As a more than reasonably tech-savvy 35yr old, I am comfortable making on-line purchases. However, there are times I find myself making a call to the company I wish to buy from. The reason varies, as I am sure it does for most customers, my discount code won’t work; I need more product info; my address isn’t recognised; the offer/deal sounds too good to be true; I want reassurance that I am not wasting my hard earned cash; it might be a one off purchase (who needs more than one chain-saw?) So if I can complete my purchase without being fully ‘tracked’ so much the better.
These reasons and many more flashed into my head when I read “Off the Grid”, a piece of research commissioned by ResourceTap, a provider of call tracking software who surveyed a representative sample of 2000 consumers and interviewed over 250 marketing managers. It basically found that even in today’s technical day and age with many touch-points being digitalised, a simple phone call still plays a critical role in the online customer journey. Here are some key figures:
- One in three online shoppers say they prefer to talk to someone on the phone before buying – equating to £186m of weekly online spend in the UK.
- This figure rises to 41% for those aged over 55; an important consideration when two thirds of retail spending growth over the next ten years is expected to come from this age group.
- 57% say that they trust retailers and service providers more when they make it easy to contact them by phone and 56% say that they’re more likely to return to a retailer to buy again if they know they can talk to them via phone.
- 72% of marketing managers said their companies make more than a quarter of their sales over the phone, and 46 % make more than half.
This shows how incredibly important this human touch-point is! And you can’t blame consumers for needing a tangible point of contact in an intangible digital environment! It made me think about how, as a customer, I value the phone contact with a supplier. I don’t want lots of follow-up calls, but more that I am reassured by the option of a phone call. Remembering recent interactions with on-line retailers, I have found the on-line chat-boxes with sales advisors very helpful – it’s quicker than queuing in a call, and there is immediate traceability for the sales person. It also helps with time zone differences and potential pronunciation embarrassments.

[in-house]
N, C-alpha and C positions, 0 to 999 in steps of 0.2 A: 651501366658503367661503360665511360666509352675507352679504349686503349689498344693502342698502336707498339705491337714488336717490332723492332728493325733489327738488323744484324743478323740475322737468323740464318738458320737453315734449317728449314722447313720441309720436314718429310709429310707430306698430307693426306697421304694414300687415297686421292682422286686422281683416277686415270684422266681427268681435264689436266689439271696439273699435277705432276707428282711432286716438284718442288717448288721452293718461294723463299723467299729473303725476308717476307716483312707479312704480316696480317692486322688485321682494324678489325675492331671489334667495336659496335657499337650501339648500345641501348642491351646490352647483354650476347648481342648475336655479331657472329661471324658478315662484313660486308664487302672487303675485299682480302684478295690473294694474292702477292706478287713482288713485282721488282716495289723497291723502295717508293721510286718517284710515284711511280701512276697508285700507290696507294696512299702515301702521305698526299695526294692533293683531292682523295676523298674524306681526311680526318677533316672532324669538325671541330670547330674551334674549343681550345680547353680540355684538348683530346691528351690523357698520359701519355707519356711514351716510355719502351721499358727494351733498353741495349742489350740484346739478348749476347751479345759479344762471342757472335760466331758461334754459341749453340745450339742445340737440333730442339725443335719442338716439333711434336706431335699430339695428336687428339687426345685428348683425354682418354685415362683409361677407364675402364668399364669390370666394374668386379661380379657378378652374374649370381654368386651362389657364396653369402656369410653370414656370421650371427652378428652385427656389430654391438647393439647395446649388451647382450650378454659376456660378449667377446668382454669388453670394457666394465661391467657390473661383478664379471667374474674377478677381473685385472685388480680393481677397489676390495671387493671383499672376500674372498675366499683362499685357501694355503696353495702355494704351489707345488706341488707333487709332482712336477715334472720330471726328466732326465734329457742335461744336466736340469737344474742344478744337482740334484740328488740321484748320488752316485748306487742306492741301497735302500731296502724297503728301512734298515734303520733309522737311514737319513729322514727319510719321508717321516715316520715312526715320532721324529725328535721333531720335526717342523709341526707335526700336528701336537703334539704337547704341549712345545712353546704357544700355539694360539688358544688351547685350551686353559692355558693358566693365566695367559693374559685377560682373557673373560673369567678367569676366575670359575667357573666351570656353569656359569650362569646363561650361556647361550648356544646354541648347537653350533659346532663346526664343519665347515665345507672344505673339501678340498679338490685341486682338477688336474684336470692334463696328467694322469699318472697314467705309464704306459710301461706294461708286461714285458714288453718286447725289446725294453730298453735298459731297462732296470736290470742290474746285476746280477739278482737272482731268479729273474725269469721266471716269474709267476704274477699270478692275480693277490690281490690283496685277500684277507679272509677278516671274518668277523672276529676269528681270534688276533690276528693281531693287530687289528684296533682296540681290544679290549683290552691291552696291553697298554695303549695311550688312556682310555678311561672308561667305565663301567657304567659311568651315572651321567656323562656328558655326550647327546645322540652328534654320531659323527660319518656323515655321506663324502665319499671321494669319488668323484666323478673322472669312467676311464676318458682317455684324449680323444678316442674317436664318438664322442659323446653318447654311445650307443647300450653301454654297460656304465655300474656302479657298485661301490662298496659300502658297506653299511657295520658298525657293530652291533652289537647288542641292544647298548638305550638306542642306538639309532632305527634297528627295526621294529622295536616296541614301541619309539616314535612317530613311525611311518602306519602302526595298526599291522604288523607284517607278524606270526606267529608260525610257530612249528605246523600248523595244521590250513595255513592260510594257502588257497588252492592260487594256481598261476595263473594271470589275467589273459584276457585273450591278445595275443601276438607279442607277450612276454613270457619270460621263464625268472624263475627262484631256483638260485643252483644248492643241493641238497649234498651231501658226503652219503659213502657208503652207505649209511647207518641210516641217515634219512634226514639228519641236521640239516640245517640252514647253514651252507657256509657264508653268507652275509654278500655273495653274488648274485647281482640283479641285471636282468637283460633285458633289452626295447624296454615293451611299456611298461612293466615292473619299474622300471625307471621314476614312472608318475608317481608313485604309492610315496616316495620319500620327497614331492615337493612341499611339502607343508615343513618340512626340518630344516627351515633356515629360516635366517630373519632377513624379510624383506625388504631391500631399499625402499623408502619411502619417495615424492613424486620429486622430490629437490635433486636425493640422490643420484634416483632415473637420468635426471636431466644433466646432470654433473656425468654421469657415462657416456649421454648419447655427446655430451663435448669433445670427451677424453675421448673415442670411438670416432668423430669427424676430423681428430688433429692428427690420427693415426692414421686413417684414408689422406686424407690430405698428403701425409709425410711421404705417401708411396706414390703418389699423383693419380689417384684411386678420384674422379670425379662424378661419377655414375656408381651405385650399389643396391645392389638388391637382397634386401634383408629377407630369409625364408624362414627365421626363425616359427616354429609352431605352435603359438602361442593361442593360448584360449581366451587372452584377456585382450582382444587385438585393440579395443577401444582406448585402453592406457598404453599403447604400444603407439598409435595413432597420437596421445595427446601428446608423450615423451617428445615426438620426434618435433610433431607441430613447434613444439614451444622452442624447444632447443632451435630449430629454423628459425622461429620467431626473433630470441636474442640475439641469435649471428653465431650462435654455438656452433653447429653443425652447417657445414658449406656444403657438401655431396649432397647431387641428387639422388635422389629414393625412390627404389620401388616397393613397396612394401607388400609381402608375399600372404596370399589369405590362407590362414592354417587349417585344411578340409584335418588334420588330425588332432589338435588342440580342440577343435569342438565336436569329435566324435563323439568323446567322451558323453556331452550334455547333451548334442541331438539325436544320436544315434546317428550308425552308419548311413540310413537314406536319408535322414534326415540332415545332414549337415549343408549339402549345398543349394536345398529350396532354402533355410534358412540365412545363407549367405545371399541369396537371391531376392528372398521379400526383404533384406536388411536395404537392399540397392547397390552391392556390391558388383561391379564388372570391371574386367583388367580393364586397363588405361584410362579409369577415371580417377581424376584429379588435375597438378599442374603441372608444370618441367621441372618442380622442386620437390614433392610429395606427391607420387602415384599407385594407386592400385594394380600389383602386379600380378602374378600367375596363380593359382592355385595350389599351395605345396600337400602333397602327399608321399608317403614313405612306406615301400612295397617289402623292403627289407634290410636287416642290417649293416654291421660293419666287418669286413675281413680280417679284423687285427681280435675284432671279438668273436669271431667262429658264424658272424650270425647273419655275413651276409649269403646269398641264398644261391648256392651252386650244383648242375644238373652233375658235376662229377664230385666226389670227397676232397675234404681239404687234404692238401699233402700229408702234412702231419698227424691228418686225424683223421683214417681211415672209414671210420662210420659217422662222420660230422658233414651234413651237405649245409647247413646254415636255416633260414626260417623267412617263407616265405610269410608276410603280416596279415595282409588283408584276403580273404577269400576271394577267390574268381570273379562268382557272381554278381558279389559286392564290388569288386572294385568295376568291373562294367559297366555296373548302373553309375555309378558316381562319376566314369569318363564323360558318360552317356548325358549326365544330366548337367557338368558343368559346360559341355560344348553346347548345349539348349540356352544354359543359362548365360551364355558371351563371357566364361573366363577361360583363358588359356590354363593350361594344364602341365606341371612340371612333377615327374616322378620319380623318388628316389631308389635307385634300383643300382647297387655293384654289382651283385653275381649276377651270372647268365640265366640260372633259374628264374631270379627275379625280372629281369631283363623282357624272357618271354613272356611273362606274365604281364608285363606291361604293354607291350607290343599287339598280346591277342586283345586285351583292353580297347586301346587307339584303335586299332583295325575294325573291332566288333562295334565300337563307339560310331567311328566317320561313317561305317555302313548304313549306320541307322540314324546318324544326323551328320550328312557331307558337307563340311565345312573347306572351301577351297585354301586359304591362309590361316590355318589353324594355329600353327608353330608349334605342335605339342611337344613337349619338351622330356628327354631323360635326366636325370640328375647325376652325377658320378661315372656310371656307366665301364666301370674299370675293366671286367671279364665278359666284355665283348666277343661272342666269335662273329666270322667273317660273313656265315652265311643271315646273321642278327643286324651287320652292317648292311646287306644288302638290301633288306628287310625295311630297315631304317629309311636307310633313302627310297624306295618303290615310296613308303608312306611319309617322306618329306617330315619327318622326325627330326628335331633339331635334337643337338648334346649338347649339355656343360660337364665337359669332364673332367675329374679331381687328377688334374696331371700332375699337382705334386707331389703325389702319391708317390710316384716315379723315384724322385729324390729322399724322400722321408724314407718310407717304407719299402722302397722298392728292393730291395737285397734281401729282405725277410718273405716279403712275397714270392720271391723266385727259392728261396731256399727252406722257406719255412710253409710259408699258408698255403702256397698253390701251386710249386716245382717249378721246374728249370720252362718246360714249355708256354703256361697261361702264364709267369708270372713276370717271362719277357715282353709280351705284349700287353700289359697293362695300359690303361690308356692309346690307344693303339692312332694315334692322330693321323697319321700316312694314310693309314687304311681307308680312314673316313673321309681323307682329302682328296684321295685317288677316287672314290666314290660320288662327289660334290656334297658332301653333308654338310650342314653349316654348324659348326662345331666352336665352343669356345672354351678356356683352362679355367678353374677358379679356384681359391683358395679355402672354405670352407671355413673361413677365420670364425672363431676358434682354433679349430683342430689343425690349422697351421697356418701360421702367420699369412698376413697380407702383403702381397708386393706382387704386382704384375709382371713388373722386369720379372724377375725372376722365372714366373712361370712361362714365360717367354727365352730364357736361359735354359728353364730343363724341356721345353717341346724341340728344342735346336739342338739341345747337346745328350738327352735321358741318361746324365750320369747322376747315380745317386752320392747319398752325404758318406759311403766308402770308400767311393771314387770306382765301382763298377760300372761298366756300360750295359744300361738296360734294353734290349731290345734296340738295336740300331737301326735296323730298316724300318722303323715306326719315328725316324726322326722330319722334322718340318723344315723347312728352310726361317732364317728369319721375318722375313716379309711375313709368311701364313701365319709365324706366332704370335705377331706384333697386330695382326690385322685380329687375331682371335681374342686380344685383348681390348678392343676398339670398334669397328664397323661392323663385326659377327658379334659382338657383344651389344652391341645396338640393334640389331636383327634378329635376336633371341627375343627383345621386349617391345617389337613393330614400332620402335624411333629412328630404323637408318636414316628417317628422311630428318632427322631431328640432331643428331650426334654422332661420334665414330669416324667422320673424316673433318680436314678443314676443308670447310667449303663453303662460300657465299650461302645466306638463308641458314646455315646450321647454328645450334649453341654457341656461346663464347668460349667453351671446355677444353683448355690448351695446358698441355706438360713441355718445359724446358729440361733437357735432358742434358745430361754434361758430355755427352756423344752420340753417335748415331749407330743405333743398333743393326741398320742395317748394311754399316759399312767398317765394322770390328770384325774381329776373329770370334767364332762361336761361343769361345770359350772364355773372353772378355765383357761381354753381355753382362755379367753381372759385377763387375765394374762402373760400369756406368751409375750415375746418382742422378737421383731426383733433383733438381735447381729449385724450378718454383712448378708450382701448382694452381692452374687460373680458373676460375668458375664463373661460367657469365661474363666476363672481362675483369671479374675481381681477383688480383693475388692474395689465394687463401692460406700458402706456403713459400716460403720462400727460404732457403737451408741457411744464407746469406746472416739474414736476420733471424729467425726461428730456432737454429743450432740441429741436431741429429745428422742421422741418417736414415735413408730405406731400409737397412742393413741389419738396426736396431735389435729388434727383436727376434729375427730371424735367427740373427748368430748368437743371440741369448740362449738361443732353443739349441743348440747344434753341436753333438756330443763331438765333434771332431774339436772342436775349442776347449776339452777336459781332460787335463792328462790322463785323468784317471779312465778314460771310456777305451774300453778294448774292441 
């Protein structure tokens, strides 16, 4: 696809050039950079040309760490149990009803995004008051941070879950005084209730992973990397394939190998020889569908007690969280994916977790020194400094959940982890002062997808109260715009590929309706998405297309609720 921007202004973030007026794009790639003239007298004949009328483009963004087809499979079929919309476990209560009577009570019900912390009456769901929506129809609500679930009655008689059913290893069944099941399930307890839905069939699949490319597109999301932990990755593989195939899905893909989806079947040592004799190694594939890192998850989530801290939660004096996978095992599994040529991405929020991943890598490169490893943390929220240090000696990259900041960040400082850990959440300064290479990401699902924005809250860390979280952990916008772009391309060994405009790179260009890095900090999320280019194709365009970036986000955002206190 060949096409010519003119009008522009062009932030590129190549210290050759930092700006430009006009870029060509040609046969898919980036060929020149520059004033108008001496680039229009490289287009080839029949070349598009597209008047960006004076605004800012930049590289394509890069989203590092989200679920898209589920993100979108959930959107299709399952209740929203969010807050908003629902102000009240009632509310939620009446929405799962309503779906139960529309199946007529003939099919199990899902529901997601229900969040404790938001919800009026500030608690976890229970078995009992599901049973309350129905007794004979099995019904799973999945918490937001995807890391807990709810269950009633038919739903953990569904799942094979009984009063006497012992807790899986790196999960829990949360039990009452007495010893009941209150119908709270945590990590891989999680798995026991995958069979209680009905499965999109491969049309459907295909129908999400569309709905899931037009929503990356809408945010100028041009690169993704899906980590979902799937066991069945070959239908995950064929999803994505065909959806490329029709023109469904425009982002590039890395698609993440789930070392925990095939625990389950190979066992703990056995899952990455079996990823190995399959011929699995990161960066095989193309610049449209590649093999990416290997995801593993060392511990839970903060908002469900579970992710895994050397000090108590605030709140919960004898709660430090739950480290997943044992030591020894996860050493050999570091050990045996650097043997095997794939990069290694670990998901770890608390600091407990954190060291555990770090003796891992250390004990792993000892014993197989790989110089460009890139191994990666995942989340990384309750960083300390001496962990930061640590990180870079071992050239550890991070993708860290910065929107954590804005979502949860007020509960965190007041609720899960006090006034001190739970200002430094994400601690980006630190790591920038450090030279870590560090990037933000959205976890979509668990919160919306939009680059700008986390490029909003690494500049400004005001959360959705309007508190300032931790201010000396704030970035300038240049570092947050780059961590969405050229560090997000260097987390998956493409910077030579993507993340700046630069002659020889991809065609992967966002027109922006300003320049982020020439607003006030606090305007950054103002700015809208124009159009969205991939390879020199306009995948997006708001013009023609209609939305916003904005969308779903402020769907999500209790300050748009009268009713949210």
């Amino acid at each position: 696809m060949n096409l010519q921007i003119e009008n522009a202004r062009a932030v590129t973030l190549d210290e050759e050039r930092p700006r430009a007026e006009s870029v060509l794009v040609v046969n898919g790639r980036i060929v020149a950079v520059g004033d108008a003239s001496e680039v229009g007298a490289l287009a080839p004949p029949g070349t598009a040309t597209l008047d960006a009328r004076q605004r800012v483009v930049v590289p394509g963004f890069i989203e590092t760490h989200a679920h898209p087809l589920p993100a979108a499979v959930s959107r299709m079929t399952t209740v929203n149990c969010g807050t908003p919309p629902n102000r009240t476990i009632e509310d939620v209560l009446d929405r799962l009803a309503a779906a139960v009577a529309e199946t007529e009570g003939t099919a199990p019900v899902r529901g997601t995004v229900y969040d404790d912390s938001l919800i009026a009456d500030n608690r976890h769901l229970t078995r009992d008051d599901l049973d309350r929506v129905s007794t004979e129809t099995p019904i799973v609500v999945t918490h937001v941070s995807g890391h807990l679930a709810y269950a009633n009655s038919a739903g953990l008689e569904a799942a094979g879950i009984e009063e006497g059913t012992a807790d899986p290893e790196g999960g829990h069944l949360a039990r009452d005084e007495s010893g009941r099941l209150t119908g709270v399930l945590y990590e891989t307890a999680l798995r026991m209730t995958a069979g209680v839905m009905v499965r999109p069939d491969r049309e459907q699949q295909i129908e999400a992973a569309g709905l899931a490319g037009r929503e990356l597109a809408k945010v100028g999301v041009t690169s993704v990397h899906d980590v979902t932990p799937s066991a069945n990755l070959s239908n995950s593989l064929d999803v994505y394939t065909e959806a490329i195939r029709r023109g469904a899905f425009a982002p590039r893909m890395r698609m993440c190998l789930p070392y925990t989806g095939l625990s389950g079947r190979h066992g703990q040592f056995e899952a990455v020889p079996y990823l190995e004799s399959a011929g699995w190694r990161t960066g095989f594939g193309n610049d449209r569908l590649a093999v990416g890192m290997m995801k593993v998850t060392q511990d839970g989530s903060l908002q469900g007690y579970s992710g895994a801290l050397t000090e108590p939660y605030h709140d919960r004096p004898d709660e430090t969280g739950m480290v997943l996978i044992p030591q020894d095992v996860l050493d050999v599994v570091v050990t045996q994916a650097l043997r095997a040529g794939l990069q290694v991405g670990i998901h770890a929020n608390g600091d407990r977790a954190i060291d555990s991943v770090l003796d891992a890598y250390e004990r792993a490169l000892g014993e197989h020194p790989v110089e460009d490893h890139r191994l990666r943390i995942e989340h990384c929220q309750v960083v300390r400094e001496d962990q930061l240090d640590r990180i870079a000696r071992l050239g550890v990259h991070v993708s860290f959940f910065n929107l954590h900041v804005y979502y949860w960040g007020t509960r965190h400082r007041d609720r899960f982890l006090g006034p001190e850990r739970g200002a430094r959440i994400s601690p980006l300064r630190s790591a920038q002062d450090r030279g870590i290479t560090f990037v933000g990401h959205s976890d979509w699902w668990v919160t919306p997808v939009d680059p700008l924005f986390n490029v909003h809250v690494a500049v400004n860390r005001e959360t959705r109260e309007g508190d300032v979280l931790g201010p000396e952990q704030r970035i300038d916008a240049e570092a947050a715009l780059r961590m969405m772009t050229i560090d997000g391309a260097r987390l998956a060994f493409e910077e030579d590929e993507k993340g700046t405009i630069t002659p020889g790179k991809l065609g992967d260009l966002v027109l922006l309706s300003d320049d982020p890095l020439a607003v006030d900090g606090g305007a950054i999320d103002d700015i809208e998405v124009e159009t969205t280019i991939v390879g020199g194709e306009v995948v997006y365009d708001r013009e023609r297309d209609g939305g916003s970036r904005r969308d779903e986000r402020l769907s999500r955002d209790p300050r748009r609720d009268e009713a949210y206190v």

But the phone is not a redundant tool. On the contrary even, it’s a vital piece that doesn’t always get used appropriately. There is research to suggest that, as the significance of the purchase increases, the more likely consumers are to put a call in. This consequential purchase needs to be tracked. So in my mind it’s not just the telephone that is important, but detailed CRM and tracking to understand individual’s behaviour. The ResourceTap research actually found that way too many companies rarely have the processes in place to track and analyse the calls they make:
- 82% of marketers say it’s important to link online marketing to offline sales but 78% only link phone calls to marketing activity at the most basic campaign level.
- More than half (52%) of marketers say they don’t have a complete view of how their on and offline marketing activity is driving phone sales.
Having been involved in sales cycles (albeit B2B), I have noticed that the phone plays an important part of marketing activity. I am able to trace my sales to campaigns and give my marketing manager true feedback on the campaigns and what revenue has been generated. It is a good thing to be able to attribute sales to particular campaigns and to remember that all consumers don’t behave in the same way. Any system that allows businesses to identify better ways of selling has to be a plus.
You can find the full “Off the Grid” research findings here – just scroll and let the facts speak for themselves!